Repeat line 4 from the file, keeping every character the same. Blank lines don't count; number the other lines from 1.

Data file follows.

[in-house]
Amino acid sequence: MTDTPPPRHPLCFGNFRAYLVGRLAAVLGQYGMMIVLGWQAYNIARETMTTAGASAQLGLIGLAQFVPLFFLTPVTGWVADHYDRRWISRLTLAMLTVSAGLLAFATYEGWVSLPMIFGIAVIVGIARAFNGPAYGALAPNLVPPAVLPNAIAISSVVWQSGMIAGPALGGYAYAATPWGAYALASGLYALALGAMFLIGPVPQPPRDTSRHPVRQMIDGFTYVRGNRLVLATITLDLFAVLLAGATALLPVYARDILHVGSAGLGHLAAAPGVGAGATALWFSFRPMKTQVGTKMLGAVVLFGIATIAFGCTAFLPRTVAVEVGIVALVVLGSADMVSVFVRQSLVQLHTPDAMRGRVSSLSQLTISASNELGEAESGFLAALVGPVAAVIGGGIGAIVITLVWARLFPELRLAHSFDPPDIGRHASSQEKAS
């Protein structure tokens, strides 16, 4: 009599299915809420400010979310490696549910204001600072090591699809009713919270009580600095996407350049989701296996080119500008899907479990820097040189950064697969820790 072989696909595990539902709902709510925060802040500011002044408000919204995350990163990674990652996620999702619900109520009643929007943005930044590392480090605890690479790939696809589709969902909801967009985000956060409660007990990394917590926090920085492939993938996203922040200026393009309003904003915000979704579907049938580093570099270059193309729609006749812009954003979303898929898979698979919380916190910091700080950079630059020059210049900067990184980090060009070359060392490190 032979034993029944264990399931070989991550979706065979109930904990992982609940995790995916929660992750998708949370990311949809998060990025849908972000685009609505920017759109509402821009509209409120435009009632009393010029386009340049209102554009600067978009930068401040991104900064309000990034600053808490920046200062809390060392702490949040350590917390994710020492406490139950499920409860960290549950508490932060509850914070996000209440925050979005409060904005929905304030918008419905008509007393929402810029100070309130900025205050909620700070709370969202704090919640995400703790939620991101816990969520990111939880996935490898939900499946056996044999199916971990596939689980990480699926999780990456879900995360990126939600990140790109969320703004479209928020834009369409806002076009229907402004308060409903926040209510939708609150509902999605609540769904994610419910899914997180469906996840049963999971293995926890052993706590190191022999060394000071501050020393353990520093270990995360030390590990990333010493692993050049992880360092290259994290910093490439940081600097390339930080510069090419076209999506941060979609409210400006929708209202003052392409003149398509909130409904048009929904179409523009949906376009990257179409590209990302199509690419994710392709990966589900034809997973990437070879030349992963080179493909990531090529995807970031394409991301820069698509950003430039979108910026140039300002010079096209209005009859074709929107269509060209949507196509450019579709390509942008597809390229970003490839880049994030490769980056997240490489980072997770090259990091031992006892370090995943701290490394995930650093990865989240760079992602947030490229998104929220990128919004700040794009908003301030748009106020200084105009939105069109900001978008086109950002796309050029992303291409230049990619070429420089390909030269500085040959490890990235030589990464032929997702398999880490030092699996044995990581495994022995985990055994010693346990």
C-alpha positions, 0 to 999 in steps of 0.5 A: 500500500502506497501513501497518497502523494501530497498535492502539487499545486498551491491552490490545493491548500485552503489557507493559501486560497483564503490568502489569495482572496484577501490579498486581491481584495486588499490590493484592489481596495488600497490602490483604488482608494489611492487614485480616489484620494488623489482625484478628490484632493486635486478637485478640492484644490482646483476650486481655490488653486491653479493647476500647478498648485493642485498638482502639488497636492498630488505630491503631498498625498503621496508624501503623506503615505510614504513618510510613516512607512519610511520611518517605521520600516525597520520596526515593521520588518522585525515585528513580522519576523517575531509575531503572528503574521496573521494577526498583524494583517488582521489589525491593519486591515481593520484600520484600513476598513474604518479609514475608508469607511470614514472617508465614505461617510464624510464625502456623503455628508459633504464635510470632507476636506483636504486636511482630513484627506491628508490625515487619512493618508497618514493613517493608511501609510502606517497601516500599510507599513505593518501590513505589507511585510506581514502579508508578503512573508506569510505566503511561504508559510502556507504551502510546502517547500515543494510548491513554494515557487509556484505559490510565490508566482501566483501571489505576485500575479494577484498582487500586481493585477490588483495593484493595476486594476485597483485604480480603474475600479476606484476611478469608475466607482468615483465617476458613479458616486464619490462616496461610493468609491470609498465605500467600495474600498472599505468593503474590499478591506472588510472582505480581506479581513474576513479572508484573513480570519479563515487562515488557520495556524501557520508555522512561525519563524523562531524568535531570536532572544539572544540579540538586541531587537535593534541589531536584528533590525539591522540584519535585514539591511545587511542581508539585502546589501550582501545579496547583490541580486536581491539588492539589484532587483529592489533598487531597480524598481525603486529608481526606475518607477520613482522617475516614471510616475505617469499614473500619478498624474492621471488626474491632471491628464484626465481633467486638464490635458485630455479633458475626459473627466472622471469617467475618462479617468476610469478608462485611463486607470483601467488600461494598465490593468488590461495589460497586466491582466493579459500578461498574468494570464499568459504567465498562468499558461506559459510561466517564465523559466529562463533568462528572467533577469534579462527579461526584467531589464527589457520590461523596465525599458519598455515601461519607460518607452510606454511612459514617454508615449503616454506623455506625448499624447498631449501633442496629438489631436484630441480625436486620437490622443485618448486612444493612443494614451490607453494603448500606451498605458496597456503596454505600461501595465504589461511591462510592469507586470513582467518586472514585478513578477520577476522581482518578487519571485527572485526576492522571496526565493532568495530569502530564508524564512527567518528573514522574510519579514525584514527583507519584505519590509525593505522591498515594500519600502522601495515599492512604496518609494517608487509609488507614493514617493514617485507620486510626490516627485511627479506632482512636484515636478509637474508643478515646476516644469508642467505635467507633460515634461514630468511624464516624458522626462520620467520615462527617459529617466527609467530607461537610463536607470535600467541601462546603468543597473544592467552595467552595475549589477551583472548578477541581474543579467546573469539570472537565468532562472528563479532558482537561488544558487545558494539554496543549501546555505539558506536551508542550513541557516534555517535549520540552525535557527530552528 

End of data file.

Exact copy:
C-alpha positions, 0 to 999 in steps of 0.5 A: 500500500502506497501513501497518497502523494501530497498535492502539487499545486498551491491552490490545493491548500485552503489557507493559501486560497483564503490568502489569495482572496484577501490579498486581491481584495486588499490590493484592489481596495488600497490602490483604488482608494489611492487614485480616489484620494488623489482625484478628490484632493486635486478637485478640492484644490482646483476650486481655490488653486491653479493647476500647478498648485493642485498638482502639488497636492498630488505630491503631498498625498503621496508624501503623506503615505510614504513618510510613516512607512519610511520611518517605521520600516525597520520596526515593521520588518522585525515585528513580522519576523517575531509575531503572528503574521496573521494577526498583524494583517488582521489589525491593519486591515481593520484600520484600513476598513474604518479609514475608508469607511470614514472617508465614505461617510464624510464625502456623503455628508459633504464635510470632507476636506483636504486636511482630513484627506491628508490625515487619512493618508497618514493613517493608511501609510502606517497601516500599510507599513505593518501590513505589507511585510506581514502579508508578503512573508506569510505566503511561504508559510502556507504551502510546502517547500515543494510548491513554494515557487509556484505559490510565490508566482501566483501571489505576485500575479494577484498582487500586481493585477490588483495593484493595476486594476485597483485604480480603474475600479476606484476611478469608475466607482468615483465617476458613479458616486464619490462616496461610493468609491470609498465605500467600495474600498472599505468593503474590499478591506472588510472582505480581506479581513474576513479572508484573513480570519479563515487562515488557520495556524501557520508555522512561525519563524523562531524568535531570536532572544539572544540579540538586541531587537535593534541589531536584528533590525539591522540584519535585514539591511545587511542581508539585502546589501550582501545579496547583490541580486536581491539588492539589484532587483529592489533598487531597480524598481525603486529608481526606475518607477520613482522617475516614471510616475505617469499614473500619478498624474492621471488626474491632471491628464484626465481633467486638464490635458485630455479633458475626459473627466472622471469617467475618462479617468476610469478608462485611463486607470483601467488600461494598465490593468488590461495589460497586466491582466493579459500578461498574468494570464499568459504567465498562468499558461506559459510561466517564465523559466529562463533568462528572467533577469534579462527579461526584467531589464527589457520590461523596465525599458519598455515601461519607460518607452510606454511612459514617454508615449503616454506623455506625448499624447498631449501633442496629438489631436484630441480625436486620437490622443485618448486612444493612443494614451490607453494603448500606451498605458496597456503596454505600461501595465504589461511591462510592469507586470513582467518586472514585478513578477520577476522581482518578487519571485527572485526576492522571496526565493532568495530569502530564508524564512527567518528573514522574510519579514525584514527583507519584505519590509525593505522591498515594500519600502522601495515599492512604496518609494517608487509609488507614493514617493514617485507620486510626490516627485511627479506632482512636484515636478509637474508643478515646476516644469508642467505635467507633460515634461514630468511624464516624458522626462520620467520615462527617459529617466527609467530607461537610463536607470535600467541601462546603468543597473544592467552595467552595475549589477551583472548578477541581474543579467546573469539570472537565468532562472528563479532558482537561488544558487545558494539554496543549501546555505539558506536551508542550513541557516534555517535549520540552525535557527530552528 